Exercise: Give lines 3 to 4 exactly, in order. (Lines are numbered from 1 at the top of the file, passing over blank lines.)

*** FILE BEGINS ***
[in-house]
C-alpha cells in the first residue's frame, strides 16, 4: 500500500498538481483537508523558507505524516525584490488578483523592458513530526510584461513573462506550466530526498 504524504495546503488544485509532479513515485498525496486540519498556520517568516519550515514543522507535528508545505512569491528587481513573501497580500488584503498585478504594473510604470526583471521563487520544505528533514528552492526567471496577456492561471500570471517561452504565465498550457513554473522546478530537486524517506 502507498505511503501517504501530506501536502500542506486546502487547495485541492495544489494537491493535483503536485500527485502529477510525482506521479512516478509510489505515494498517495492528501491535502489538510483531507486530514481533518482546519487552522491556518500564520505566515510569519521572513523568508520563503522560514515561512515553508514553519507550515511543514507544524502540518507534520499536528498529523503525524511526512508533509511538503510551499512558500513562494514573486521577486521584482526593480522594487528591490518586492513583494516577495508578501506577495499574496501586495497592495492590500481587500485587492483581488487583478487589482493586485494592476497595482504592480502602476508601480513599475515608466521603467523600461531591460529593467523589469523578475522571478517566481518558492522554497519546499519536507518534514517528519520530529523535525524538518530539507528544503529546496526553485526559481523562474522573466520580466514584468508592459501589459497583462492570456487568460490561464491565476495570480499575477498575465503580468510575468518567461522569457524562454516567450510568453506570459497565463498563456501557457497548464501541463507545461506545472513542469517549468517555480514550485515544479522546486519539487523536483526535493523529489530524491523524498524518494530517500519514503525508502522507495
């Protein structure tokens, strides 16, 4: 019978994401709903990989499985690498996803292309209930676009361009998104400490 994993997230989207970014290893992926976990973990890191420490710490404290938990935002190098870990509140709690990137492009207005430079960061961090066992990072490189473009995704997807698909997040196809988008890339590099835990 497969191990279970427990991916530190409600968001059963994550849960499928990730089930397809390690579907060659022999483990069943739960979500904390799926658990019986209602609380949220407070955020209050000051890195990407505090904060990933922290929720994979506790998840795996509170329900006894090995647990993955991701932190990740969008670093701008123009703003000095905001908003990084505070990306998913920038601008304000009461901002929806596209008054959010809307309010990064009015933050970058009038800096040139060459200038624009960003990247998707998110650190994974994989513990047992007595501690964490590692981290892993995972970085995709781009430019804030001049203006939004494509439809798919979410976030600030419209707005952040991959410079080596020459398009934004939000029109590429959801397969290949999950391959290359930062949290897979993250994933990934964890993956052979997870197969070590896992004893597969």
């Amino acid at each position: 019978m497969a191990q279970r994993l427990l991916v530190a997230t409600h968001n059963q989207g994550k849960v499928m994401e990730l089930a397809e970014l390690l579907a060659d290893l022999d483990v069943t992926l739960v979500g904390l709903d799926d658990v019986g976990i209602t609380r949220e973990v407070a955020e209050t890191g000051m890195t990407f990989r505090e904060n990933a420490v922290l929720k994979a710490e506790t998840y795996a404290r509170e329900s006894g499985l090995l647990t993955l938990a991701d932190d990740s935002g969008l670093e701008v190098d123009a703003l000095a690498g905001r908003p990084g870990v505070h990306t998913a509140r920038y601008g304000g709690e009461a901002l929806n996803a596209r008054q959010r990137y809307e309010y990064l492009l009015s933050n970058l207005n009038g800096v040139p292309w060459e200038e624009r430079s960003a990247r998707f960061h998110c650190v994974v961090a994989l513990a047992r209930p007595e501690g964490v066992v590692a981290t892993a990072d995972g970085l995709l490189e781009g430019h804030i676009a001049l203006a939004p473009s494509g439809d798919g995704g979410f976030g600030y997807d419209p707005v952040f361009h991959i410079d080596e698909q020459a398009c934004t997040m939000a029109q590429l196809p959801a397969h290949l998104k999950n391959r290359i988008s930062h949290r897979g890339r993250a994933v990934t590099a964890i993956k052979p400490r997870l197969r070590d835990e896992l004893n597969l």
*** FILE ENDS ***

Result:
């Protein structure tokens, strides 16, 4: 019978994401709903990989499985690498996803292309209930676009361009998104400490 994993997230989207970014290893992926976990973990890191420490710490404290938990935002190098870990509140709690990137492009207005430079960061961090066992990072490189473009995704997807698909997040196809988008890339590099835990 497969191990279970427990991916530190409600968001059963994550849960499928990730089930397809390690579907060659022999483990069943739960979500904390799926658990019986209602609380949220407070955020209050000051890195990407505090904060990933922290929720994979506790998840795996509170329900006894090995647990993955991701932190990740969008670093701008123009703003000095905001908003990084505070990306998913920038601008304000009461901002929806596209008054959010809307309010990064009015933050970058009038800096040139060459200038624009960003990247998707998110650190994974994989513990047992007595501690964490590692981290892993995972970085995709781009430019804030001049203006939004494509439809798919979410976030600030419209707005952040991959410079080596020459398009934004939000029109590429959801397969290949999950391959290359930062949290897979993250994933990934964890993956052979997870197969070590896992004893597969």
């Amino acid at each position: 019978m497969a191990q279970r994993l427990l991916v530190a997230t409600h968001n059963q989207g994550k849960v499928m994401e990730l089930a397809e970014l390690l579907a060659d290893l022999d483990v069943t992926l739960v979500g904390l709903d799926d658990v019986g976990i209602t609380r949220e973990v407070a955020e209050t890191g000051m890195t990407f990989r505090e904060n990933a420490v922290l929720k994979a710490e506790t998840y795996a404290r509170e329900s006894g499985l090995l647990t993955l938990a991701d932190d990740s935002g969008l670093e701008v190098d123009a703003l000095a690498g905001r908003p990084g870990v505070h990306t998913a509140r920038y601008g304000g709690e009461a901002l929806n996803a596209r008054q959010r990137y809307e309010y990064l492009l009015s933050n970058l207005n009038g800096v040139p292309w060459e200038e624009r430079s960003a990247r998707f960061h998110c650190v994974v961090a994989l513990a047992r209930p007595e501690g964490v066992v590692a981290t892993a990072d995972g970085l995709l490189e781009g430019h804030i676009a001049l203006a939004p473009s494509g439809d798919g995704g979410f976030g600030y997807d419209p707005v952040f361009h991959i410079d080596e698909q020459a398009c934004t997040m939000a029109q590429l196809p959801a397969h290949l998104k999950n391959r290359i988008s930062h949290r897979g890339r993250a994933v990934t590099a964890i993956k052979p400490r997870l197969r070590d835990e896992l004893n597969l």